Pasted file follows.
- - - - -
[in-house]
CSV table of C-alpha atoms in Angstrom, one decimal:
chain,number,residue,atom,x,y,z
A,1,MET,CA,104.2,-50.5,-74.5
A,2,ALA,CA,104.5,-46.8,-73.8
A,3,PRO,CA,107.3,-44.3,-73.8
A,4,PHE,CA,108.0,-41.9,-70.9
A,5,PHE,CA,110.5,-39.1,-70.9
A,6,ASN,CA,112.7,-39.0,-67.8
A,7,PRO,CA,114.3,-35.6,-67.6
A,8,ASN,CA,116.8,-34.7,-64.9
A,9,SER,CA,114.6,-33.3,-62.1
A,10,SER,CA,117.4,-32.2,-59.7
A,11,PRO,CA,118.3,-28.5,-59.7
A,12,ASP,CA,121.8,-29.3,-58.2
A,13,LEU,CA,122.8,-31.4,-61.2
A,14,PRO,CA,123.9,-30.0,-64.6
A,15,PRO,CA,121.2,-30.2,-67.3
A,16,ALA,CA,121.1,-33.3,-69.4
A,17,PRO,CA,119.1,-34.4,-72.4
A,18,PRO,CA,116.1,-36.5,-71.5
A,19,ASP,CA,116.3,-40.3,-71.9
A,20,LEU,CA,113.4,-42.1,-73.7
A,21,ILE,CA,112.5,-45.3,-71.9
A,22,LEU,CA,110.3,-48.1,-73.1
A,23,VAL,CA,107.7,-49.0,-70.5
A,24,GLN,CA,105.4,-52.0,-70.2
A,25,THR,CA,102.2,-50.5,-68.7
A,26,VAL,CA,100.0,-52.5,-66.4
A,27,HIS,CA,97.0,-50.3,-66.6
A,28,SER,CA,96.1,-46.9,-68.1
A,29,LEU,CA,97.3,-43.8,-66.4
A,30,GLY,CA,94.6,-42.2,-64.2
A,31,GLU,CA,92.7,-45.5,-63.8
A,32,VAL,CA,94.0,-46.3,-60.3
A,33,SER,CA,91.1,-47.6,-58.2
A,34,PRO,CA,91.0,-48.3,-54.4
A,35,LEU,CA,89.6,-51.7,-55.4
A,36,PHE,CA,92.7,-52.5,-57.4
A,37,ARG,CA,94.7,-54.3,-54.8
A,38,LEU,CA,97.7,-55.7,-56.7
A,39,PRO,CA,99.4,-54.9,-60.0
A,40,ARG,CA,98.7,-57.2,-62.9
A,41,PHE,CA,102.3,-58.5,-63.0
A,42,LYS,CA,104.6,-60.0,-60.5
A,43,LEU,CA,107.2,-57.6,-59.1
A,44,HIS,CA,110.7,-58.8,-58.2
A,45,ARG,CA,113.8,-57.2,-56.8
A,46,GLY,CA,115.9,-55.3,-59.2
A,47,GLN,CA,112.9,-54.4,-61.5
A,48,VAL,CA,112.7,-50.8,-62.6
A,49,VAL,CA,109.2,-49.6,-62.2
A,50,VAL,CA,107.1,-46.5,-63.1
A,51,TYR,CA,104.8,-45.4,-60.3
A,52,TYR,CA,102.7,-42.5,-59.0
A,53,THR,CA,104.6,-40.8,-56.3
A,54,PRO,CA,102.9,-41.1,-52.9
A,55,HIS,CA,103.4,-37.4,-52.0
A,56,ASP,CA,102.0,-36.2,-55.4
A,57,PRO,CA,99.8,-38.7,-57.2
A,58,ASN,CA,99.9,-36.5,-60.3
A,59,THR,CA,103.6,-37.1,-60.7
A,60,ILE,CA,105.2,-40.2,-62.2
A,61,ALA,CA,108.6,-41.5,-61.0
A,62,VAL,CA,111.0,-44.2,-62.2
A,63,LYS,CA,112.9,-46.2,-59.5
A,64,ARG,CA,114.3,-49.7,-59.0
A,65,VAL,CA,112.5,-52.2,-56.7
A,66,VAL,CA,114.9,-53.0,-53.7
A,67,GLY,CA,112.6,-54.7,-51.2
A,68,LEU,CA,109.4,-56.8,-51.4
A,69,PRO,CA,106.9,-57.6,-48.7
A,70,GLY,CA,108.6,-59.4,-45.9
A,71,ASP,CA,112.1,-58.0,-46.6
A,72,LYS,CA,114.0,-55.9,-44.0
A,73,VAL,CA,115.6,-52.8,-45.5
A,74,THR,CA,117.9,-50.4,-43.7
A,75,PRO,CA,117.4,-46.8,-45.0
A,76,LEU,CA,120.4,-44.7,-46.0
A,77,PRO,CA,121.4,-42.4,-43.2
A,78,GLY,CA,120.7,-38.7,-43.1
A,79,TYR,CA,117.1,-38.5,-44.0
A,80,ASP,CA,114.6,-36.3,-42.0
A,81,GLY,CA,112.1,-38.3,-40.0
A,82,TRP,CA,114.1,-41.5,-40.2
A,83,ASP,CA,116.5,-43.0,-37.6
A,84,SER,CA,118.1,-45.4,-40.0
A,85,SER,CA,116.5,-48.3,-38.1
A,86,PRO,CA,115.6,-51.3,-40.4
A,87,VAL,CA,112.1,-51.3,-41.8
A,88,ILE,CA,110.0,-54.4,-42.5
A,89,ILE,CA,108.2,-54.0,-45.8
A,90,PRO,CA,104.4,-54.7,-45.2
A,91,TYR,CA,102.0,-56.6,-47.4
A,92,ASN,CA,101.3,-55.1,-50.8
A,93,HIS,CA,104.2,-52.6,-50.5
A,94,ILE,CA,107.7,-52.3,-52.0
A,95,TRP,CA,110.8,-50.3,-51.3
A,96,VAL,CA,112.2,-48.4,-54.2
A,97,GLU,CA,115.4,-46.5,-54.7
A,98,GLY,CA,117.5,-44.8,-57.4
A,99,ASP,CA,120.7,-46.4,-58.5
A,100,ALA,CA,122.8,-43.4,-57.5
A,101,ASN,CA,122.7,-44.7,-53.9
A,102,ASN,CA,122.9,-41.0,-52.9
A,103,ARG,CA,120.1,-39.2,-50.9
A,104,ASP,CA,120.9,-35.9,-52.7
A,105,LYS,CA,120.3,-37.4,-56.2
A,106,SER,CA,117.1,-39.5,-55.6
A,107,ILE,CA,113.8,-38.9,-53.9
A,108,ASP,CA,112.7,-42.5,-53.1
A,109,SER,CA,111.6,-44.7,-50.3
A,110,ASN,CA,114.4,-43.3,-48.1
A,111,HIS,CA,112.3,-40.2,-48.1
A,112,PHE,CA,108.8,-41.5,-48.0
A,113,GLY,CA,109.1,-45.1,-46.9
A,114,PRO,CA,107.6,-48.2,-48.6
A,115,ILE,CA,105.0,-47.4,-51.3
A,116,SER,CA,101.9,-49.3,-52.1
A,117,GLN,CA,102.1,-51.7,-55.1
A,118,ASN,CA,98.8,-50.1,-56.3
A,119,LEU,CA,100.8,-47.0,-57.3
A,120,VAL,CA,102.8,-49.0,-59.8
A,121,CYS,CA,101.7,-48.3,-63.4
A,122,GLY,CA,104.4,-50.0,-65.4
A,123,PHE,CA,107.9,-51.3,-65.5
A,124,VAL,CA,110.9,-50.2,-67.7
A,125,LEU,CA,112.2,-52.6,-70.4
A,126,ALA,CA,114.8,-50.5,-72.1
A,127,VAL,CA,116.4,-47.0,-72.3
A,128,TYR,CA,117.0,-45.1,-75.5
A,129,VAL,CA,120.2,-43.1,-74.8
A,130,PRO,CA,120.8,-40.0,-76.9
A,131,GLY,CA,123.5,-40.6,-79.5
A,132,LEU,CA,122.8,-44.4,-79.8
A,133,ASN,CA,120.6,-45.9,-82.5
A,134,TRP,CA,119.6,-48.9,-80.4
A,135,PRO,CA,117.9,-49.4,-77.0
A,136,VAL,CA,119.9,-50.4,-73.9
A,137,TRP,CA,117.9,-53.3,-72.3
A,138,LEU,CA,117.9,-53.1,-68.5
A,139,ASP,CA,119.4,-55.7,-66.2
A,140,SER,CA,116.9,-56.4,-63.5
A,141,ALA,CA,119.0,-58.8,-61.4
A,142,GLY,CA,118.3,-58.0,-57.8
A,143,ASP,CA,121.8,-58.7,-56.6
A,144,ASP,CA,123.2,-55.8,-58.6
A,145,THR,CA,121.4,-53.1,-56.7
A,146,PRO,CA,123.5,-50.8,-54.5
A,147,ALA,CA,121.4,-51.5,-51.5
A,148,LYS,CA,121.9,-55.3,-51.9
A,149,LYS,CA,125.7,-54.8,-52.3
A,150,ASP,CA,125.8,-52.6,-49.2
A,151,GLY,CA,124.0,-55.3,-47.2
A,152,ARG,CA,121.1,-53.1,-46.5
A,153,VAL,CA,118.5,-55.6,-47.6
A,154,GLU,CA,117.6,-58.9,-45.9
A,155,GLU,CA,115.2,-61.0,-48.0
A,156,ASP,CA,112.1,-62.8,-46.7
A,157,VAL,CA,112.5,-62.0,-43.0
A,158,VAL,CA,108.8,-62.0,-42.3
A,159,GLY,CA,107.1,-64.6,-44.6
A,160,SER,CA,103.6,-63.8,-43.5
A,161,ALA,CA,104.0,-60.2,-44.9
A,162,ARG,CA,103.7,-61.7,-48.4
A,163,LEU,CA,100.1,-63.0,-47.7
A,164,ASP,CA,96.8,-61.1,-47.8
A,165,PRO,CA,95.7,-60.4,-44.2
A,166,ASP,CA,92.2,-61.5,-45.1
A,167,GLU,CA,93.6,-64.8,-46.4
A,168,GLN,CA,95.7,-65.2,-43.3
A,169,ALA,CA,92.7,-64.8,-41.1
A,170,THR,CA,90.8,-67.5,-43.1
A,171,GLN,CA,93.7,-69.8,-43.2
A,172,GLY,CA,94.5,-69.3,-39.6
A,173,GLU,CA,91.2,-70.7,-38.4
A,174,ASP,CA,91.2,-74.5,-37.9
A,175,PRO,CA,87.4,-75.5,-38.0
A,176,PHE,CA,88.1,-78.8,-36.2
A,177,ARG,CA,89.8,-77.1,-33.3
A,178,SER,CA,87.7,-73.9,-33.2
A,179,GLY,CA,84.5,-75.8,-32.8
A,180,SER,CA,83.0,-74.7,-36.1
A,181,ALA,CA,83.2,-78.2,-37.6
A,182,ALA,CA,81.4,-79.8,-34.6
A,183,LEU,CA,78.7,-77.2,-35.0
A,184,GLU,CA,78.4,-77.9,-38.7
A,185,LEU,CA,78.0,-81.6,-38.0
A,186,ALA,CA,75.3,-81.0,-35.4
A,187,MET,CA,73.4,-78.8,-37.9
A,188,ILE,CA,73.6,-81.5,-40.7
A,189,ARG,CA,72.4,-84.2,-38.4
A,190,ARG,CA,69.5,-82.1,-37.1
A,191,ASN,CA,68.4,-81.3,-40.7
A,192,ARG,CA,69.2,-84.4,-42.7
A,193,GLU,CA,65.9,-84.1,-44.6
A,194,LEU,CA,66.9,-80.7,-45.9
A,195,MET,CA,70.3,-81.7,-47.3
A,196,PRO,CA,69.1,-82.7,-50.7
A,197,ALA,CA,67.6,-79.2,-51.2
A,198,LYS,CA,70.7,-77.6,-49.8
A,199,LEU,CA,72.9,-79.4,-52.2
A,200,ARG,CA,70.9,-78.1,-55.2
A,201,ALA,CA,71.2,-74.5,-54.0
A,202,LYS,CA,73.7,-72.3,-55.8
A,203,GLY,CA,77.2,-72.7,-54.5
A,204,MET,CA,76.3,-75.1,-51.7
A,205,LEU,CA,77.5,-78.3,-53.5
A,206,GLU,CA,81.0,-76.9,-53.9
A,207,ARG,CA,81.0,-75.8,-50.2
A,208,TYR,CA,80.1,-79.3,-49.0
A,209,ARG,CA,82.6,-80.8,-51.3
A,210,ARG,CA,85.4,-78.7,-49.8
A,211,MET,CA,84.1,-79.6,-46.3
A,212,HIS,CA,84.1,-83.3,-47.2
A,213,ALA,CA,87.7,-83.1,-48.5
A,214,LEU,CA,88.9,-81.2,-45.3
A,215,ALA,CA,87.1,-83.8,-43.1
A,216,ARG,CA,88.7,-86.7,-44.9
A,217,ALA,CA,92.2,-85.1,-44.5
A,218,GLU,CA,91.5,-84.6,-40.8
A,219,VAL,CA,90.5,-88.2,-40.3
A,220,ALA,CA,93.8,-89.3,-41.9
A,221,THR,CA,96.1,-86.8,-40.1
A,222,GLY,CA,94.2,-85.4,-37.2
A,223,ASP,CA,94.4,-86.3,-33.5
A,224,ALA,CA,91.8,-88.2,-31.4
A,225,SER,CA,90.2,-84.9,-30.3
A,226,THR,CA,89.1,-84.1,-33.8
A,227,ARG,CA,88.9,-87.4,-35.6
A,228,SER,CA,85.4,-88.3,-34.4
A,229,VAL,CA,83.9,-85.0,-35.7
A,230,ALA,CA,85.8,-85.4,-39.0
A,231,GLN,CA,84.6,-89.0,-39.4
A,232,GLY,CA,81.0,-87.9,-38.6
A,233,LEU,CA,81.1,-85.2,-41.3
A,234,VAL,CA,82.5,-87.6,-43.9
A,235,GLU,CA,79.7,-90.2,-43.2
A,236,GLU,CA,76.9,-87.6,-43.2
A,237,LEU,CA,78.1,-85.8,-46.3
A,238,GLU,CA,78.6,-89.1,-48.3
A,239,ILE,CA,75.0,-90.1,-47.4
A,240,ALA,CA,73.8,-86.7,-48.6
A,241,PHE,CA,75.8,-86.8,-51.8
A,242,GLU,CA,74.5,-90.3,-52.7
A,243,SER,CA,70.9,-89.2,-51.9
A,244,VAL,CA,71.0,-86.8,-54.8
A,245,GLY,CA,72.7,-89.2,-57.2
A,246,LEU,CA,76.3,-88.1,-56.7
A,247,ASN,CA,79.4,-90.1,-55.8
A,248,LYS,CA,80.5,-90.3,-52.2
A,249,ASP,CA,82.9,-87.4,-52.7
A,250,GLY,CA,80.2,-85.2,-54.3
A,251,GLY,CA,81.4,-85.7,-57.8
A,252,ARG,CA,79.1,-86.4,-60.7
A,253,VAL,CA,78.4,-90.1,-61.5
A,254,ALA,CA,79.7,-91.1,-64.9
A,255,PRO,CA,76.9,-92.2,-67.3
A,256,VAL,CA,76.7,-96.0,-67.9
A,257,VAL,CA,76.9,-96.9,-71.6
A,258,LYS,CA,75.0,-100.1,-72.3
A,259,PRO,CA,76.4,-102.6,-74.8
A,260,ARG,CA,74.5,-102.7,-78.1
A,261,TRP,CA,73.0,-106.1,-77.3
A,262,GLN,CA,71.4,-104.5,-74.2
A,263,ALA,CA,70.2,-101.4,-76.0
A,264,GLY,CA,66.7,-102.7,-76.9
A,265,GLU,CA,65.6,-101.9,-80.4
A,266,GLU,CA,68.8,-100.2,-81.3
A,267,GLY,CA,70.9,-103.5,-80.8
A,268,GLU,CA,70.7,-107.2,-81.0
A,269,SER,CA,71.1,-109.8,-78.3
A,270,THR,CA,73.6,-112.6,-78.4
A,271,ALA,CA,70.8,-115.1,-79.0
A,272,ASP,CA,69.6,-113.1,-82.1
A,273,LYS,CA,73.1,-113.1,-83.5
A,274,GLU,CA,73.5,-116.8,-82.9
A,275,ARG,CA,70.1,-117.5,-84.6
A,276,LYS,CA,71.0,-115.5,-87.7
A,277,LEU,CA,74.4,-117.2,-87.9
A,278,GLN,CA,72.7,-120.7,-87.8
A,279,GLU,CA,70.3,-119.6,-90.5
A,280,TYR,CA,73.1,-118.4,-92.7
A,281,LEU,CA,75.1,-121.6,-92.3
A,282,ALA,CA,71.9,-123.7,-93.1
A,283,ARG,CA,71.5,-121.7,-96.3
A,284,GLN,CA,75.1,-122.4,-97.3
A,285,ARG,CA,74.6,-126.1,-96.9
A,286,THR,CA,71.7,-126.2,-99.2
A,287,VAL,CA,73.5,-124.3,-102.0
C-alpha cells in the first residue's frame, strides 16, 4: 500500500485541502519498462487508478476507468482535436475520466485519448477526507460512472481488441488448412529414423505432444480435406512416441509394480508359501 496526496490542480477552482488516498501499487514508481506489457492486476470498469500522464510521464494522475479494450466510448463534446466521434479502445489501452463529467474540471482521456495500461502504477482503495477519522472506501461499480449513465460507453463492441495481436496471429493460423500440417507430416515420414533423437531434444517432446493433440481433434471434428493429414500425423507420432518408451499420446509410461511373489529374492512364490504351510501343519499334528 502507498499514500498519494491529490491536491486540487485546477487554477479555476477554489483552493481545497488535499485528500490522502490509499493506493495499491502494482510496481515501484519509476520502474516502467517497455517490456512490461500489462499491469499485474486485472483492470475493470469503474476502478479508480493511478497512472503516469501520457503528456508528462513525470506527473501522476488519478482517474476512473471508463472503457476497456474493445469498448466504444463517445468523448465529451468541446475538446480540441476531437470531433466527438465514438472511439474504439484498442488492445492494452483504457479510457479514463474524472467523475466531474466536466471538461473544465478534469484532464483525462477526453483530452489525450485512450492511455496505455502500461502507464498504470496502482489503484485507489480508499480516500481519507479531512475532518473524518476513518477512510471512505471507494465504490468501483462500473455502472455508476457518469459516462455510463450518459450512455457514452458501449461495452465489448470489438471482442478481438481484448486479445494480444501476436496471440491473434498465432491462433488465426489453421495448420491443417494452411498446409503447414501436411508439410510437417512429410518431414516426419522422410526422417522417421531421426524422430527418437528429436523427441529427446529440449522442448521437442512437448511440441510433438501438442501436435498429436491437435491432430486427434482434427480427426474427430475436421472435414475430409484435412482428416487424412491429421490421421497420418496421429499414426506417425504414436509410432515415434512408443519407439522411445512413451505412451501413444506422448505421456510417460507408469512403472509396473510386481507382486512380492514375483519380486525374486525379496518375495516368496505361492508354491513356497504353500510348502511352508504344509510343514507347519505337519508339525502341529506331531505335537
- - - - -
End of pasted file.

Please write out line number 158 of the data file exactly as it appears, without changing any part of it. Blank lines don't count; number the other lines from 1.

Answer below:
A,155,GLU,CA,115.2,-61.0,-48.0